News came out today that Frank White, former Kansas City Royals legend, is getting ready to release a new book. A big selling point for the book is Frank delves into the messy split from this past offseason between himself and the ballclub. You can read a few excerpts here . Most Royals fans(myself included) was not pleased when the team bid him goodbye this winter. But as time has gone on, I now just want it to end. At this point, Frank White just needs to go away.

Frank White was one of those feel good stories that we all like to hear about. White went to college in the Kansas City area and when the Royals opened their baseball academy in the early 70’s, White ventured there and got himself signed by the ballclub. White rose through the minor leagues and eventually displaced the popular Cookie Rojas at second base. White was in the lineup because of his defense, as he would win eight total Gold Gloves, six in a row between 1977 to 1982. He was also a five time All Star, and by the mid 80’s had improved his offense enough that he was often slotted into the middle of the lineup. When Frank’s playing days were over, other than a short stint as a coach for the Boston Red Sox, Frank stayed in the Royals organization, floating around in different roles. White would do everything from coaching in the majors to managing in AA. He would also work in the Royals front office in the community relations department and most recently as a color commentator for the Royals TV broadcasts. White was relieved of his duties on Royals broadcasts in December of last year, and that seems to be White’s main source of bitterness.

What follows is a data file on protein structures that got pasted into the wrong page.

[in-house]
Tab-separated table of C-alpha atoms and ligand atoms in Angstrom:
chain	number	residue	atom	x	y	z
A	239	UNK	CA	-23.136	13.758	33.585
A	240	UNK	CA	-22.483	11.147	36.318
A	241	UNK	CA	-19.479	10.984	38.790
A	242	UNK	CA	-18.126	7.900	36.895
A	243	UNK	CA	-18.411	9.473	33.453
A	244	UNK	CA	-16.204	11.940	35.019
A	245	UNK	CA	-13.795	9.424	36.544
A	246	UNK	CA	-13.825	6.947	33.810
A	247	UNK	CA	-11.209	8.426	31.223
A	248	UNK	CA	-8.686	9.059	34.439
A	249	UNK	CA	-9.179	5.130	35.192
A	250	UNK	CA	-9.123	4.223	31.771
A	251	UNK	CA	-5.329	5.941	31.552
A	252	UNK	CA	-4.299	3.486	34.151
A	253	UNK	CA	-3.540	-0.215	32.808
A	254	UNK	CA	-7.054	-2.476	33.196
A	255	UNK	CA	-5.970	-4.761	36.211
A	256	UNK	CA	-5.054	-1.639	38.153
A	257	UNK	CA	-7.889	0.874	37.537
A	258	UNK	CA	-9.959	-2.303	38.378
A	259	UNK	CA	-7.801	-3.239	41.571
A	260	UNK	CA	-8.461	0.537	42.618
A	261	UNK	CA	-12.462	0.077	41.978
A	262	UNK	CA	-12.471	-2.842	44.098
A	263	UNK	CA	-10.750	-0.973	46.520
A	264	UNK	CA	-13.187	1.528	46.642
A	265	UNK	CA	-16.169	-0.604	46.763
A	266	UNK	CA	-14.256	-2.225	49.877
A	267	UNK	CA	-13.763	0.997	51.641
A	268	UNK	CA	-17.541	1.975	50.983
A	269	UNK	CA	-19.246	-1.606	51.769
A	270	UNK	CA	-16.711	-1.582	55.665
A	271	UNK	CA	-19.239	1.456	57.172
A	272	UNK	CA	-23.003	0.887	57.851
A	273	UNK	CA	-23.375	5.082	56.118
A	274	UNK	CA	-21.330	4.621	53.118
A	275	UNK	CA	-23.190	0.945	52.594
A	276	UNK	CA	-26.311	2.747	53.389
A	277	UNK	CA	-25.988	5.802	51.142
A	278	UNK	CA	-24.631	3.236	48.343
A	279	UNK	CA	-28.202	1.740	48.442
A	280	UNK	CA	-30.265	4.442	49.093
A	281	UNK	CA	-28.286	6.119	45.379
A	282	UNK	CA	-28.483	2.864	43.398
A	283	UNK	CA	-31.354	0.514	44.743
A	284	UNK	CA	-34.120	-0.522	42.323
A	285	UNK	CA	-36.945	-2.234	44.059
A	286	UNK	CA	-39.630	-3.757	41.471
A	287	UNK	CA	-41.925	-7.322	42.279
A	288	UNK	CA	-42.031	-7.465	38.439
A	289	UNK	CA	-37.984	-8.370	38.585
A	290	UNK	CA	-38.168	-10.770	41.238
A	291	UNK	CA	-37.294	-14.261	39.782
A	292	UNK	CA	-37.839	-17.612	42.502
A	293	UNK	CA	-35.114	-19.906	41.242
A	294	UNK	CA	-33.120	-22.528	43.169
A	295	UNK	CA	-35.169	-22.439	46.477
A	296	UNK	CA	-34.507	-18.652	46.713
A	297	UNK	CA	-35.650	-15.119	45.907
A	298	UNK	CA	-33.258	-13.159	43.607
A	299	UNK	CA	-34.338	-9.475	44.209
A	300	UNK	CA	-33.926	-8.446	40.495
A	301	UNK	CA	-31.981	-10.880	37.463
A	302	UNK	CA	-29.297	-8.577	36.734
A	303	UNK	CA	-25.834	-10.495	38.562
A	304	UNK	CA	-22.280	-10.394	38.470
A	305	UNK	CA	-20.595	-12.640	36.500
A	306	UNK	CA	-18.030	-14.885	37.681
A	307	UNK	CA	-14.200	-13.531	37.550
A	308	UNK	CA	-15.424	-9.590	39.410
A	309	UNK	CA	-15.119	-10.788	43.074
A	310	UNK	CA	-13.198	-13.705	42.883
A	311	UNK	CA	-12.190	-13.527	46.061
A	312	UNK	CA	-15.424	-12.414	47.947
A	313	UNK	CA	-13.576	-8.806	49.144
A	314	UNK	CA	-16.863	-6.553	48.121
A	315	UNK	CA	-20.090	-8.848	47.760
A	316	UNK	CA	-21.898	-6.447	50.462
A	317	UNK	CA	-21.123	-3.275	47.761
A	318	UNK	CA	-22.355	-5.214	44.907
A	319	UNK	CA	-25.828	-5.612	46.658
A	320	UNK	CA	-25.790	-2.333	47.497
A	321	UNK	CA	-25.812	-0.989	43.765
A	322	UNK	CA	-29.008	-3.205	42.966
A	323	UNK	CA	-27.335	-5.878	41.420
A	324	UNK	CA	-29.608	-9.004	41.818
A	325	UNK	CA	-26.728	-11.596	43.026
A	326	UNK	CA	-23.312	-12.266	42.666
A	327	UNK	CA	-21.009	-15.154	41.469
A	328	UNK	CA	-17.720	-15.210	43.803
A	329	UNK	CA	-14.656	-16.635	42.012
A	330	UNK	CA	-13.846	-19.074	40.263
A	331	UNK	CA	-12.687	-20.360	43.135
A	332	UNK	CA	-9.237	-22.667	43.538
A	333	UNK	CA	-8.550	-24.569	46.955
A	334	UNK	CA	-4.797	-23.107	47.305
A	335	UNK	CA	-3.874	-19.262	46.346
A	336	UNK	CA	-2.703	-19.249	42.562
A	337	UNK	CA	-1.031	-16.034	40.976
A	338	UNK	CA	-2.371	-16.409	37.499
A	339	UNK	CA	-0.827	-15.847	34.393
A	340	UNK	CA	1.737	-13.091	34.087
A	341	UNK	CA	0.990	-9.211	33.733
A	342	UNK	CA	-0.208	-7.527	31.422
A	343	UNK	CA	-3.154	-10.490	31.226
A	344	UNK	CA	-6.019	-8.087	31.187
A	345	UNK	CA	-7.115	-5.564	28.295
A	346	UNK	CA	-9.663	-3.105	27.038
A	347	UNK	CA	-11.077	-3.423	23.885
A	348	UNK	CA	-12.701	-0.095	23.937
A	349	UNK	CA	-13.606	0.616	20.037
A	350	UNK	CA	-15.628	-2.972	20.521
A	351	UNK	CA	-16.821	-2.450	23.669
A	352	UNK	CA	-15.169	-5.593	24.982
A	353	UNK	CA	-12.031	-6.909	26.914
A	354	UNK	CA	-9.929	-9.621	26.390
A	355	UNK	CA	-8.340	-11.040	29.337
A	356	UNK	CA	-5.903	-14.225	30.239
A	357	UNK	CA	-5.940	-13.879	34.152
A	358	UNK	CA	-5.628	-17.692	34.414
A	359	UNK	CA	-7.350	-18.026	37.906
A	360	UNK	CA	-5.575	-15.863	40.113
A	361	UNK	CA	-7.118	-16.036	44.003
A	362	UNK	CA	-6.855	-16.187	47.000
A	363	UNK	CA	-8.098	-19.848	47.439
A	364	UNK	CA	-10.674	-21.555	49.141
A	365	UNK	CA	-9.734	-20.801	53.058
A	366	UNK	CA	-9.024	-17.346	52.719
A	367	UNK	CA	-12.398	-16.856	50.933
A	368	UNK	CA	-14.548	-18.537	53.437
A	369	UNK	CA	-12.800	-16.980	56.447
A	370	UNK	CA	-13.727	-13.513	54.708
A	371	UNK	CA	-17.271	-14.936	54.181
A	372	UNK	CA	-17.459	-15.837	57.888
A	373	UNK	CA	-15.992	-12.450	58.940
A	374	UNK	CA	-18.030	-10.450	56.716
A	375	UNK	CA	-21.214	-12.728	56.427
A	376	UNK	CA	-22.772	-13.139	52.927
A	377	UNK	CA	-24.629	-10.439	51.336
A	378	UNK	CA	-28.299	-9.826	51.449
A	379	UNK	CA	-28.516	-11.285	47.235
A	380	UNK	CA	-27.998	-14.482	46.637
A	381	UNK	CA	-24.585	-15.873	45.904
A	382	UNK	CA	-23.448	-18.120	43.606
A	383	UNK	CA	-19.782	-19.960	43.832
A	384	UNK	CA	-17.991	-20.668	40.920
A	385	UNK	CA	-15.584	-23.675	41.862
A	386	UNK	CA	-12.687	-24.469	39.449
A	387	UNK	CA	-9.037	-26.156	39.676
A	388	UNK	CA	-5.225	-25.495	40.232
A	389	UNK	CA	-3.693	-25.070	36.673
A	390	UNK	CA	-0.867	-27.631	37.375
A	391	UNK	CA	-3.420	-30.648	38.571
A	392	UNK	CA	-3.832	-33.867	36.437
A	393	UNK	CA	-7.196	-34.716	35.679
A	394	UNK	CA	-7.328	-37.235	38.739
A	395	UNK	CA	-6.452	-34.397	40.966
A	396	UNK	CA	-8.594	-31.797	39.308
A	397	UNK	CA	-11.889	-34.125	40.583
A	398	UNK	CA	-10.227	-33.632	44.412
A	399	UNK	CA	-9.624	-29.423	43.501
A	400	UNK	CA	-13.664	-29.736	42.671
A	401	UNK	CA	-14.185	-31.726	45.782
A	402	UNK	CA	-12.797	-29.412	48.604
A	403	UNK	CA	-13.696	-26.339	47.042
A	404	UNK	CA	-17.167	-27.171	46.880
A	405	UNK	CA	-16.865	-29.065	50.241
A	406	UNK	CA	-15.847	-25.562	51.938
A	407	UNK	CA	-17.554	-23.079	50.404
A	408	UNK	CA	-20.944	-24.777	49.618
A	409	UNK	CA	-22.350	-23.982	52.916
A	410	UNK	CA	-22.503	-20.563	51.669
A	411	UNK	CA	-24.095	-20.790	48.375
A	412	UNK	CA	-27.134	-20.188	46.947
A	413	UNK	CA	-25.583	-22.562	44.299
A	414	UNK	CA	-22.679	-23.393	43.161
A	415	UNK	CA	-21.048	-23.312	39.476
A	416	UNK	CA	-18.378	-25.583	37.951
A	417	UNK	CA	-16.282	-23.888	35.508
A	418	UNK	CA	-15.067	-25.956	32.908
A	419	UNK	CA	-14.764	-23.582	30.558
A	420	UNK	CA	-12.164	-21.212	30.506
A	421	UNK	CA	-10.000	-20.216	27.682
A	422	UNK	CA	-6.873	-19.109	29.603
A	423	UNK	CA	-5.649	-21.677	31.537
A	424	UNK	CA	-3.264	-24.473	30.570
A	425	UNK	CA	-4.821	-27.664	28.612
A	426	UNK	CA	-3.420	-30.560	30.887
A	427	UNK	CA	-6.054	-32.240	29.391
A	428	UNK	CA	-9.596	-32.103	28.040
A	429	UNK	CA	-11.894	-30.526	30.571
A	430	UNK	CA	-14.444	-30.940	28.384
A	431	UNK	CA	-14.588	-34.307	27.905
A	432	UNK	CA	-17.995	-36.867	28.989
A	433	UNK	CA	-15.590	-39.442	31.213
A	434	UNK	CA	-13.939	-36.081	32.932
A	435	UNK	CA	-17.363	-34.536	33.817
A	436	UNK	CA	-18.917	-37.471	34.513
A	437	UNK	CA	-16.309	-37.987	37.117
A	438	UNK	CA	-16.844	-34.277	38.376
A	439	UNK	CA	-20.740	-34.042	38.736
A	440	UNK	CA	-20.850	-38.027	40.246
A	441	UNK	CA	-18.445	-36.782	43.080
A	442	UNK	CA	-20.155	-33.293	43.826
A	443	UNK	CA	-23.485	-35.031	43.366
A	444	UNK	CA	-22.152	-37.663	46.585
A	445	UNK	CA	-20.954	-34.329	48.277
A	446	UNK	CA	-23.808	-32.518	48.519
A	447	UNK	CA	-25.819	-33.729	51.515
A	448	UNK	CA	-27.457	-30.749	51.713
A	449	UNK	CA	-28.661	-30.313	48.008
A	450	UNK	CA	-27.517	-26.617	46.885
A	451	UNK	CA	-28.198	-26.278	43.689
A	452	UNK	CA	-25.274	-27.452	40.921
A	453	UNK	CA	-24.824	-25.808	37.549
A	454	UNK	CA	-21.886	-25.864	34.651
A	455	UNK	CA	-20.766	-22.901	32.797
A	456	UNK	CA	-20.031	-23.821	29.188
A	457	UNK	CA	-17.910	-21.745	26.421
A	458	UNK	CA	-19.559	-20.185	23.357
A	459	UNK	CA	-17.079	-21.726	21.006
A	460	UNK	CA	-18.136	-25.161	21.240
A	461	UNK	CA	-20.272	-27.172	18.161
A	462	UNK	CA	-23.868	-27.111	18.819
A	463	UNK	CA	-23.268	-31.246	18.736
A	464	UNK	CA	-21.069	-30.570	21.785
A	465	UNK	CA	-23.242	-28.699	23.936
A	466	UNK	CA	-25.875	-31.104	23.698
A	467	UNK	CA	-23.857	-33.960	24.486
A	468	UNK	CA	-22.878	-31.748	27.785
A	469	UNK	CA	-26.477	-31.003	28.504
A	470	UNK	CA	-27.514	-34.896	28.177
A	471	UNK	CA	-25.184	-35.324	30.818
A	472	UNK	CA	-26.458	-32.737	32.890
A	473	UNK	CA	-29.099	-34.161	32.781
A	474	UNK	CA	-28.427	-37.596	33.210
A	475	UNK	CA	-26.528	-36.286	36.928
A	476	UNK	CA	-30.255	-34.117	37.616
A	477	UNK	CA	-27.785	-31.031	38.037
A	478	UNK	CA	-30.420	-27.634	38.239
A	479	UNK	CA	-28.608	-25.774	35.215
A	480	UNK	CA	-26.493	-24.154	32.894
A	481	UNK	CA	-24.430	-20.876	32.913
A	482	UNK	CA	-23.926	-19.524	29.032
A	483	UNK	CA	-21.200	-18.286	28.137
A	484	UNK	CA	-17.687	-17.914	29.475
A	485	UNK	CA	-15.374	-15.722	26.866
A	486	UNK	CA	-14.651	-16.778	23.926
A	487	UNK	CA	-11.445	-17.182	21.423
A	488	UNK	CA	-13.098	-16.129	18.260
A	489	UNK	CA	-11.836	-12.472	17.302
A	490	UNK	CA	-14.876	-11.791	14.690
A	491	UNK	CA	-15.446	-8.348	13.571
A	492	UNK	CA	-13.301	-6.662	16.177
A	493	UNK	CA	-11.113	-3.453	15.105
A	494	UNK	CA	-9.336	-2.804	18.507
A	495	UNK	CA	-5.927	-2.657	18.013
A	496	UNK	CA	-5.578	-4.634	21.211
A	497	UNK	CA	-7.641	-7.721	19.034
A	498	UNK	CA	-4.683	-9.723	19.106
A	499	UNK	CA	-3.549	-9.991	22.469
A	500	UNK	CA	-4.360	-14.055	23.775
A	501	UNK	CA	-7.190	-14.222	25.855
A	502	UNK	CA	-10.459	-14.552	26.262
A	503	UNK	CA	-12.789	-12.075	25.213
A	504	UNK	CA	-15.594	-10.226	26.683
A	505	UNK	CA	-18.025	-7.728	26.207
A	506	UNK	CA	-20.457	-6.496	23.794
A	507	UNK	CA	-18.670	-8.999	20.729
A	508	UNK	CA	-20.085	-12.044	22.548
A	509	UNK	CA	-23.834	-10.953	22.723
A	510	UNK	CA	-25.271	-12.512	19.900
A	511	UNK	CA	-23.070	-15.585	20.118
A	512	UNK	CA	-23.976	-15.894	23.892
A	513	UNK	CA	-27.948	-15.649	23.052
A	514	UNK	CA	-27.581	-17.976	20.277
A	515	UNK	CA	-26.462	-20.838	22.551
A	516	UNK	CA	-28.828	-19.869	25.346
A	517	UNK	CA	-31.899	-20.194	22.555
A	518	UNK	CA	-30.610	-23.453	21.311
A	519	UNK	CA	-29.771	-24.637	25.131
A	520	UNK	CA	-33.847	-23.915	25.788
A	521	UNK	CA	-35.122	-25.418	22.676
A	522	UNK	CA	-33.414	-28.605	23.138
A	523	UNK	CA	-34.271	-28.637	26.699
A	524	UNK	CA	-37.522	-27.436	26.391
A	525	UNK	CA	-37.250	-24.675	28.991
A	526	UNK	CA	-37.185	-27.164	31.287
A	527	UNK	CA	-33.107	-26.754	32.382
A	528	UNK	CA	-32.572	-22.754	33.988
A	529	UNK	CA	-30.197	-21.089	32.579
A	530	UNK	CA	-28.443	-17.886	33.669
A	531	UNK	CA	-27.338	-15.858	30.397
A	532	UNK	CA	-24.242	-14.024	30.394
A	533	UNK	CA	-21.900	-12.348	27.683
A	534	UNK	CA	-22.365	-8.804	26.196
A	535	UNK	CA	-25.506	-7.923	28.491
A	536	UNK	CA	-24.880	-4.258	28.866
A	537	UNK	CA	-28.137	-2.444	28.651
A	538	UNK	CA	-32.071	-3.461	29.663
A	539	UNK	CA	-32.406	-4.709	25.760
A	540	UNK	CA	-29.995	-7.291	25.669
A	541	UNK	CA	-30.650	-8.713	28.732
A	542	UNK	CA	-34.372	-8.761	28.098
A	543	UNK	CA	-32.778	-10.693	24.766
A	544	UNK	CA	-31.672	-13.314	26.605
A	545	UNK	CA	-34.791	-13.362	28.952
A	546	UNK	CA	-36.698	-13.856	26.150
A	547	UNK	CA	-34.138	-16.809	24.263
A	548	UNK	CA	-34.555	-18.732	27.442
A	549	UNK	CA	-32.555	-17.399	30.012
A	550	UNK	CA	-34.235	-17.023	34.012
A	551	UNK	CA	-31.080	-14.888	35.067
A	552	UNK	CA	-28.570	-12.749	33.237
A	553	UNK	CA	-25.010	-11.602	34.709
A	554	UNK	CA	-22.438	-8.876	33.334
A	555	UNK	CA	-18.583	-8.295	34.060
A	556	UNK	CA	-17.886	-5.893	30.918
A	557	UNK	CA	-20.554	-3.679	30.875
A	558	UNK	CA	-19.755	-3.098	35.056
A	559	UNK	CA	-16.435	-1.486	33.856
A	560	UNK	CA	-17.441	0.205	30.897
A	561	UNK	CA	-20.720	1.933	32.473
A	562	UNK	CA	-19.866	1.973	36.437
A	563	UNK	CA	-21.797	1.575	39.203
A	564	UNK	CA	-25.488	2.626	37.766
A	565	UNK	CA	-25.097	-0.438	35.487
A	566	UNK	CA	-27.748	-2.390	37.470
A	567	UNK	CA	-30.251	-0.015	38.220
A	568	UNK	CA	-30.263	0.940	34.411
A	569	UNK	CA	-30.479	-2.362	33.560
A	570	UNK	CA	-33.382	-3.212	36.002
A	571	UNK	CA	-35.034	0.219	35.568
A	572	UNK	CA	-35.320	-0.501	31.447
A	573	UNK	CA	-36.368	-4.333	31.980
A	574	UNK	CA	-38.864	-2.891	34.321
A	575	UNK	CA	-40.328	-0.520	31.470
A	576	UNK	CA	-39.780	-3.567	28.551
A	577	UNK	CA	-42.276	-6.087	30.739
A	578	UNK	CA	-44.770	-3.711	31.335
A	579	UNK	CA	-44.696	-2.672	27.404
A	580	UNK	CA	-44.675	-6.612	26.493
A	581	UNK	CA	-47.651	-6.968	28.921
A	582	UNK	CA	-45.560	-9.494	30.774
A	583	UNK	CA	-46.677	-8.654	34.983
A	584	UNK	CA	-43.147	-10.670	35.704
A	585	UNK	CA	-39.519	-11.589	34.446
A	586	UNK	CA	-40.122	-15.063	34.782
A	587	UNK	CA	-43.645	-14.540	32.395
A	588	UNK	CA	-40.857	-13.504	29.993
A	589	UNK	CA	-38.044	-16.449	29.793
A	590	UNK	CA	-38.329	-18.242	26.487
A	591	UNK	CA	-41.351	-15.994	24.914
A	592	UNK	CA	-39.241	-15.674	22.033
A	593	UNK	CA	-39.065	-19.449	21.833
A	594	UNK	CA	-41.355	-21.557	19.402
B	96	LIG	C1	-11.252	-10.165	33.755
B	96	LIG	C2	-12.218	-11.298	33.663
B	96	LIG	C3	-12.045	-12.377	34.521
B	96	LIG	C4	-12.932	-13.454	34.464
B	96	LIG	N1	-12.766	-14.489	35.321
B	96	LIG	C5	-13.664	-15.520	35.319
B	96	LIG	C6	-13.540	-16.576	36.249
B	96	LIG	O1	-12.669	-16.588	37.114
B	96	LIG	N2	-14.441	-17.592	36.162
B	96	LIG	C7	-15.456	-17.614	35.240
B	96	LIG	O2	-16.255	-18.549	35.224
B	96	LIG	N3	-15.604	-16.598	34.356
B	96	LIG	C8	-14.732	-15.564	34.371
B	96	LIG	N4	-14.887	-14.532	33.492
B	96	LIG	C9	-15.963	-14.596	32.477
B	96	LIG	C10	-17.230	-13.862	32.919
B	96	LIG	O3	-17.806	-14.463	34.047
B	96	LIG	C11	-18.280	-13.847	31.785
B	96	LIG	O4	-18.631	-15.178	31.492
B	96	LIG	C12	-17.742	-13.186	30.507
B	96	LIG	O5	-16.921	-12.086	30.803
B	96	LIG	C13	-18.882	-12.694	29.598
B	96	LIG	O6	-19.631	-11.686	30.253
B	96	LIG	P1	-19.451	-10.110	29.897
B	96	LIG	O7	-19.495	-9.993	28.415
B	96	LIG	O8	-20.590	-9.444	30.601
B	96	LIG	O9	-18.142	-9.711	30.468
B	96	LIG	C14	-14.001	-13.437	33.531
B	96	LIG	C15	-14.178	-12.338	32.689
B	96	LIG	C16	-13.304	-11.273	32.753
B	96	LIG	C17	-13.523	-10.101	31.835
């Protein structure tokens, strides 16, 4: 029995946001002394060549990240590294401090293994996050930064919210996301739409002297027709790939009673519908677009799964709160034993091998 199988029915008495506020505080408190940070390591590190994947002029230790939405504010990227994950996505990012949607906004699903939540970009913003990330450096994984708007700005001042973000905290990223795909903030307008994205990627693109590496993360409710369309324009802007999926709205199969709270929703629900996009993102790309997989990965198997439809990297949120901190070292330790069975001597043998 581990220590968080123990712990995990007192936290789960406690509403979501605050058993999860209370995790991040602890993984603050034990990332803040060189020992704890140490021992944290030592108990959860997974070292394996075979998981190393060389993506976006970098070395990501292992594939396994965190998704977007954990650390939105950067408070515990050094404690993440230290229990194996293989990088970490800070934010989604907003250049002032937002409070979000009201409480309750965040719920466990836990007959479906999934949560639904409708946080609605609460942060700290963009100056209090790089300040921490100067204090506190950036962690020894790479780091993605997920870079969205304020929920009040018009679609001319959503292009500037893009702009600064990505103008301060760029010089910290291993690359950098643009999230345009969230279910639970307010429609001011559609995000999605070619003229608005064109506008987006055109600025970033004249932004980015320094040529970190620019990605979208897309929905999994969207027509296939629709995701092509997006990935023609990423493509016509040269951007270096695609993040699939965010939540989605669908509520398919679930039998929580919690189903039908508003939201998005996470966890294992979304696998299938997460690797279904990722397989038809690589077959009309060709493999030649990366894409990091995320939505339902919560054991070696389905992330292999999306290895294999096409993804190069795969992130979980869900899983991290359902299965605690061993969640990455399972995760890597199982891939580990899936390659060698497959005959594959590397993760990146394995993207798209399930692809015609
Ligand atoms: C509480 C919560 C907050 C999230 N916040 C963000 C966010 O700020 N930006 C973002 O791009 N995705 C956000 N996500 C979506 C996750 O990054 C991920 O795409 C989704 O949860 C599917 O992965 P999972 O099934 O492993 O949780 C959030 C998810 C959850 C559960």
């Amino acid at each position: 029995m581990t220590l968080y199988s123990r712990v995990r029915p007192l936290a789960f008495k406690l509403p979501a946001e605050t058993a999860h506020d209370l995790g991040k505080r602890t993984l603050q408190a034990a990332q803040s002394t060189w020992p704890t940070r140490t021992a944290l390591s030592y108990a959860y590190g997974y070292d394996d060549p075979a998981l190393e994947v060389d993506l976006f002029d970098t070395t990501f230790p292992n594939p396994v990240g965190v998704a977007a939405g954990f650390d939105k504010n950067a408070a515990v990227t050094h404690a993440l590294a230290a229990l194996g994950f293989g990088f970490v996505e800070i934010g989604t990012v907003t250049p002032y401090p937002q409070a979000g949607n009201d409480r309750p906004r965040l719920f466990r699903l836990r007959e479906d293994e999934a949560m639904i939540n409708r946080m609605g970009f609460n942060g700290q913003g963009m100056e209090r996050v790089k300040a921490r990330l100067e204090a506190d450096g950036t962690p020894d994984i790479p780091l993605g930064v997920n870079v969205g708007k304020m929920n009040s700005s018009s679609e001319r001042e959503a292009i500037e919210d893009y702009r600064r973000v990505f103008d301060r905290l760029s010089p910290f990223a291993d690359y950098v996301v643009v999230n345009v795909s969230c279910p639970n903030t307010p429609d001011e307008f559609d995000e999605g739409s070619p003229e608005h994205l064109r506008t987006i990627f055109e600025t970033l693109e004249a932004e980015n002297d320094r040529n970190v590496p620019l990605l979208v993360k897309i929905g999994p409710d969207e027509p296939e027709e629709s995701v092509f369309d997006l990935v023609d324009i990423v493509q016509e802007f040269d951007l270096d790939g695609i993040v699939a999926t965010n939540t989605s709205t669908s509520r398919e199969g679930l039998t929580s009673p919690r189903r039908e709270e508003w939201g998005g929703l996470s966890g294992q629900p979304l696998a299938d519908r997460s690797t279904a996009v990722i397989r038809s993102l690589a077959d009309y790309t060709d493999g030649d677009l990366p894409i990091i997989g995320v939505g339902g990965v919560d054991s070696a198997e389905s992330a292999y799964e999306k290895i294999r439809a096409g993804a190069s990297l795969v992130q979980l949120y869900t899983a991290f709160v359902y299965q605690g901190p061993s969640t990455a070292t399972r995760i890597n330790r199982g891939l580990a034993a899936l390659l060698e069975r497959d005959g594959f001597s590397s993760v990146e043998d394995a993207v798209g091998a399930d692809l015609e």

In happier days…

White’s firing wasn’t the first issue between himself and the Royals. After managing three seasons for the Royals AA team in Wichita, White was given an interview for the open Royals managerial job and was even considered a favorite of Dayton Moore during the process. Alas, the job went to Trey Hillman, and White quit managing, feeling that he was ready for the next level. White felt that even though the team interviewed him, they only did it as a courtesy. The truth is Frank didn’t have a lot of experience, which I’m sure hurt his case.